Will Trump Win Have Brexit-Caliber Effects on Financial Markets?


It’s safe to say that Donald Trump’s win came as a “wee bit of a surprise” to many today. As the reality sank in this morning, Commercial Observer sought industry veterans’ immediate reactions to the outcome of the election.

Not everyone had quite gathered their thoughts (or composure) by press time, and so declined to comment. “I’m still in mourning, afraid [of] what I’d say!” said David Kramer, a principal at development firm Hudson Companies. Of those who did comment, some welcomed the new President-elect with open arms, some likened the outcome’s shock level to Brexit and then there were those who said the jolt was far worse.

SEE ALSO: Sunday Summary: Office Is Back — You Can Google It!

“Whether President Trump will, in fact, do what he has said he will do throughout his campaign, or whether it was just soaring rhetoric to whip up his support base, for now, Trump winning is sending shockwaves across the world. As such, enormous volatility can be expected in the markets,” said Nigel Green, the founder and chief executive officer of financial markets consultancy deVere. “The Brexit result was a real shock and created instability in the U.K. But this is a far bigger deal as this creates instability on a much wider, international scale.”

A little volatility may not be the worst thing, however. “Whilst some people are put off investing because of volatility, many of the most successful investors welcome it. This is because major buying opportunities are always found where there are fluctuations,” Green said. “Fluctuations can cause panic-selling and mispricing. High-quality equities can then, for example, become cheaper, meaning investors can top up their portfolios and/or take advantage of lower entry points. This all, in turn, means greater potential returns.”

Hold your fire though, opportunistic investors, others said. It’s early days, and chances are that commercial real estate will be just fine. “While it is far too early to tell what President-elect Trump’s policies will be, it is unlikely that there will be an immediate impact on commercial real estate in New York,” Ken McCarthy, the principal economist at Cushman & Wakefield, said in an emailed statement. “Since 2016 began, we have seen global shocks including the Chinese equity market decline early in the year and the Brexit vote in June. Neither of these has had a significant or lasting impact on the economy or commercial real estate.”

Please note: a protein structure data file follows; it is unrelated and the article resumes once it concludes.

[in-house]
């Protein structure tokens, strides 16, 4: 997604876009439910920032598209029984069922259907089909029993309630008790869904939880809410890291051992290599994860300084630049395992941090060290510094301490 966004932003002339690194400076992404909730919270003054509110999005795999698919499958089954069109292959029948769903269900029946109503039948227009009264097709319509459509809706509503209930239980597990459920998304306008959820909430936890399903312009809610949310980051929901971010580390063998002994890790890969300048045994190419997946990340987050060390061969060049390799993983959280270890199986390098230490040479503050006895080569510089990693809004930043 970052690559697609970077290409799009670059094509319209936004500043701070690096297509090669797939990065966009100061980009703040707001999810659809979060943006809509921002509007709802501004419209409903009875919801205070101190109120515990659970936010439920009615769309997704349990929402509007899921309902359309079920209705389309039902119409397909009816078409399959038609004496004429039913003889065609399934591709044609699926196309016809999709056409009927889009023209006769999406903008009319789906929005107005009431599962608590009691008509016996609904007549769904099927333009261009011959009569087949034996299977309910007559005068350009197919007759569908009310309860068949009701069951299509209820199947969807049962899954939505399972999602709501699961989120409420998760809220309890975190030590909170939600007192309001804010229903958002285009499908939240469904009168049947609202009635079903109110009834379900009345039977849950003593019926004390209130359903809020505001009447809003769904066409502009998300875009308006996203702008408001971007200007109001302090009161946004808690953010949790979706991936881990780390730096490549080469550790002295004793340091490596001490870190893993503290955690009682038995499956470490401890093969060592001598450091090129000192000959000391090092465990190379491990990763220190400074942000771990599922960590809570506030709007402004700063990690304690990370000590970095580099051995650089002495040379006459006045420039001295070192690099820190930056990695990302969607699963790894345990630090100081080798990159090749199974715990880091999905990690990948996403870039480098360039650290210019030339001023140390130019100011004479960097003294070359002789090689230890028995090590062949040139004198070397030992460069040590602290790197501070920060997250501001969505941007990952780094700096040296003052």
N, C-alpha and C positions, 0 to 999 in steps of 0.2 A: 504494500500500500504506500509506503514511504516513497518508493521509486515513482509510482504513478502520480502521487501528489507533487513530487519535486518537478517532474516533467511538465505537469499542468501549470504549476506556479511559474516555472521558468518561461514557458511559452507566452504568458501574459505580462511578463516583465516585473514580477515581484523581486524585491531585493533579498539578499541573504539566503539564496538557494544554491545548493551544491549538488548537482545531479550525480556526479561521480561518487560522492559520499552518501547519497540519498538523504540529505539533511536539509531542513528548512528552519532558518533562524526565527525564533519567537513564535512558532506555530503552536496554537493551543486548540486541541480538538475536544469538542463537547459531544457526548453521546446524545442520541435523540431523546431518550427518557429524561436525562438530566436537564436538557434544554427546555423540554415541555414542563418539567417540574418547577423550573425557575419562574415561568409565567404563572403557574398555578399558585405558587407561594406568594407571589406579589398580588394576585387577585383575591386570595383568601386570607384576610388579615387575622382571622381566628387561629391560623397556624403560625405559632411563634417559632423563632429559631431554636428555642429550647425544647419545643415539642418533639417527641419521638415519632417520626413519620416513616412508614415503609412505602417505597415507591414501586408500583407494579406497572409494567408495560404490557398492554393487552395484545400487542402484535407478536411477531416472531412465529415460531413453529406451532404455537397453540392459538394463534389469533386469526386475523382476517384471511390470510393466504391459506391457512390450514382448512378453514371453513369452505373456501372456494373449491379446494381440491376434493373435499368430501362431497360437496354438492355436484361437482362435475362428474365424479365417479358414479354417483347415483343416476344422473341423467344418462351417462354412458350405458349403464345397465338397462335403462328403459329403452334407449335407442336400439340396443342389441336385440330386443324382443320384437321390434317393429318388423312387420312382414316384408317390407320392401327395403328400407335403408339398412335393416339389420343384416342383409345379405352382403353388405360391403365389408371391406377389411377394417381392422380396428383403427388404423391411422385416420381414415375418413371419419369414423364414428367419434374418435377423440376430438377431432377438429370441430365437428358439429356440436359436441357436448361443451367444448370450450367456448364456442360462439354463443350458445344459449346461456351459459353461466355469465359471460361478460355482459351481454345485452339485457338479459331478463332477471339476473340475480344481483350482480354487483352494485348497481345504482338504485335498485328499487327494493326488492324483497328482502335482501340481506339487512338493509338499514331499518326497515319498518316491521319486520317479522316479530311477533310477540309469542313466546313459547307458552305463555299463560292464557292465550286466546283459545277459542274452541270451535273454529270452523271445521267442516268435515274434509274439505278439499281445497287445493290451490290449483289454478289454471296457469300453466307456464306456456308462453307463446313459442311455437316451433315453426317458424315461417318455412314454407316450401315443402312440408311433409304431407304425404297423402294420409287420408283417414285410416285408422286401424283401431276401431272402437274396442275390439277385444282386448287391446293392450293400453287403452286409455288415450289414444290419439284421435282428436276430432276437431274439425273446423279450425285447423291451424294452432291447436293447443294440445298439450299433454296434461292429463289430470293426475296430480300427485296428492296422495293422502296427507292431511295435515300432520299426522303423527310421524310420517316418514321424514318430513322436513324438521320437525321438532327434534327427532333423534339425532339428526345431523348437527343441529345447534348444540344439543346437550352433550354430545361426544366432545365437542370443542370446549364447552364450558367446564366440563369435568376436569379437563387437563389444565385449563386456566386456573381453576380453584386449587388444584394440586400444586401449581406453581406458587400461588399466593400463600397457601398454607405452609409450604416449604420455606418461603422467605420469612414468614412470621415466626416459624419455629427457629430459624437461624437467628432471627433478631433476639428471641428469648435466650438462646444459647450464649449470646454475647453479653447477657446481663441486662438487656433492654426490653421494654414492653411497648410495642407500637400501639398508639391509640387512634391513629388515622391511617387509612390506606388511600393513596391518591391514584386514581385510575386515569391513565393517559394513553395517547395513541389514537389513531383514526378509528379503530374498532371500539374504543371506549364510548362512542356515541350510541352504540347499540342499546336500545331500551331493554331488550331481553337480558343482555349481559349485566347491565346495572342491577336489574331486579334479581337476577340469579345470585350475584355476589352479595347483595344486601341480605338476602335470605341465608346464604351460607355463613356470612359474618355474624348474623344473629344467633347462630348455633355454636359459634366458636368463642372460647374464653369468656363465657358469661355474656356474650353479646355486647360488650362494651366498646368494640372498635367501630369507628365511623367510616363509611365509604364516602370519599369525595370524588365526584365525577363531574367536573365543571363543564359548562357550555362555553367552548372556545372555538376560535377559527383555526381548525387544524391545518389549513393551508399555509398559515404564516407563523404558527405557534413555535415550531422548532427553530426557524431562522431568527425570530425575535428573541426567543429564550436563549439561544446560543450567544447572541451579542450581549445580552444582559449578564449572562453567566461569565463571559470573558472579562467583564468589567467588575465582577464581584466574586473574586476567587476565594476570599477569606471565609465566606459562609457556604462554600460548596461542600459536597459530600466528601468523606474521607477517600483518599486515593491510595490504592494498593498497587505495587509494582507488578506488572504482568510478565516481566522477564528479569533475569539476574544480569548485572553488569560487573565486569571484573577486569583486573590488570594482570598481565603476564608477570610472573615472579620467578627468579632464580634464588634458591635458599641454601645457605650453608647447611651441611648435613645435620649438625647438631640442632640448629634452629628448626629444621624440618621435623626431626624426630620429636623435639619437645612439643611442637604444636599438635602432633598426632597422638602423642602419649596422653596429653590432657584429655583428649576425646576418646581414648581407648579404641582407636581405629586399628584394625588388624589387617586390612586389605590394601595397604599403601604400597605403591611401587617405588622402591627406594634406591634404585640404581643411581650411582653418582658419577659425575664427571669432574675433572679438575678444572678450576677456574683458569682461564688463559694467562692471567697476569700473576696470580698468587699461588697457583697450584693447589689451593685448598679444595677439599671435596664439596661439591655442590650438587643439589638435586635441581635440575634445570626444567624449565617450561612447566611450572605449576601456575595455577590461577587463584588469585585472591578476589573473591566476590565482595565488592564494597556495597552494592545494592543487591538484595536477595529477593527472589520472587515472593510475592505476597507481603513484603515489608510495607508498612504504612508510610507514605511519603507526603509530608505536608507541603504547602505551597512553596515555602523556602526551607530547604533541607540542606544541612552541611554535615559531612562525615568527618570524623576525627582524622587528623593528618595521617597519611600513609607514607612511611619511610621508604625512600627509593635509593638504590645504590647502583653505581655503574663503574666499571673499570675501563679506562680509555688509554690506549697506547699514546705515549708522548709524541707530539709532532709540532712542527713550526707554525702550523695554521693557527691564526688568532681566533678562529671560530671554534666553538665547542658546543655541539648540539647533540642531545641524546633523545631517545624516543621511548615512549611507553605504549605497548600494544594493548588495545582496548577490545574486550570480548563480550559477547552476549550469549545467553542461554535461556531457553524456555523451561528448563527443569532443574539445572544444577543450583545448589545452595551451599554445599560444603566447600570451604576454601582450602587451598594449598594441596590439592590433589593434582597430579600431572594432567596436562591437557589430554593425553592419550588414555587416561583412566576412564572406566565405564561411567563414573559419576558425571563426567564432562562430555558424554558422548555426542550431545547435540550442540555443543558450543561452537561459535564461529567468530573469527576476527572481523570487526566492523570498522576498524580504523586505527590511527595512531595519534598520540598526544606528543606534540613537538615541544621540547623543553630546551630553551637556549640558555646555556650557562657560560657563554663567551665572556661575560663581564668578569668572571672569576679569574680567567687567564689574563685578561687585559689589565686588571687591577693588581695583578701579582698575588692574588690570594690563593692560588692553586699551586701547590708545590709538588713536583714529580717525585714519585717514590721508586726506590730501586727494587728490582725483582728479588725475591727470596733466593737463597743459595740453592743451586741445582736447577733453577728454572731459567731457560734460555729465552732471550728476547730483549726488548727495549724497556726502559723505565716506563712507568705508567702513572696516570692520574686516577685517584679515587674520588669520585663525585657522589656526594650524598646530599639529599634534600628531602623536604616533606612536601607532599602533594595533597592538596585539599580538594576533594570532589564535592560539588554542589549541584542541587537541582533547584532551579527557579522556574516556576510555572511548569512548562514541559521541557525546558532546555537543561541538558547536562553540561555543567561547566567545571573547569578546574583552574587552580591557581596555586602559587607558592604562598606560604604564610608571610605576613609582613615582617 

McCarthy continued to say that “In the end it will be the performance of the economy that drives the real estate market and the U.S. economy remains in good shape. There could be a slowdown in investment in real estate, particularly in the near term, as investors pause to better understand the landscape. However, there is a large pool of capital focused on real estate and the U.S. and New York remain among the most attractive markets in the world. In addition, the first reaction of investors during times of uncertainty is generally to reduce risk and that should benefit global gateway cities like New York.”

But, some in the Big Apple are taking the news very personally.

“Many of us are hurting today,” said Downtown City Councilwoman Margaret Chin in a new release. “But in the midst of bitter disappointment and diminished hopes, I will always be proud of Secretary [Hillary] Clinton and what she was able to accomplish in this historic election. She may not have broken the final glass ceiling, but she took down barriers that future generations of young women will be able to walk through with greater ease and success. Today we are faced with the reality of a Trump presidency. I know that many of my constituents, in the Lower East Side, in Chinatown, and across my district in Lower Manhattan, are afraid about what comes next.”

Other New York City real estate folks welcomed the news. “We have a stagnant economy. We need him, as a businessman, in the White House. He has the ability to create jobs, and could be the catalyst to make the economy boom again,” said one asset manager source, who preferred not to be named, because “first day speculation is always treacherous territory.”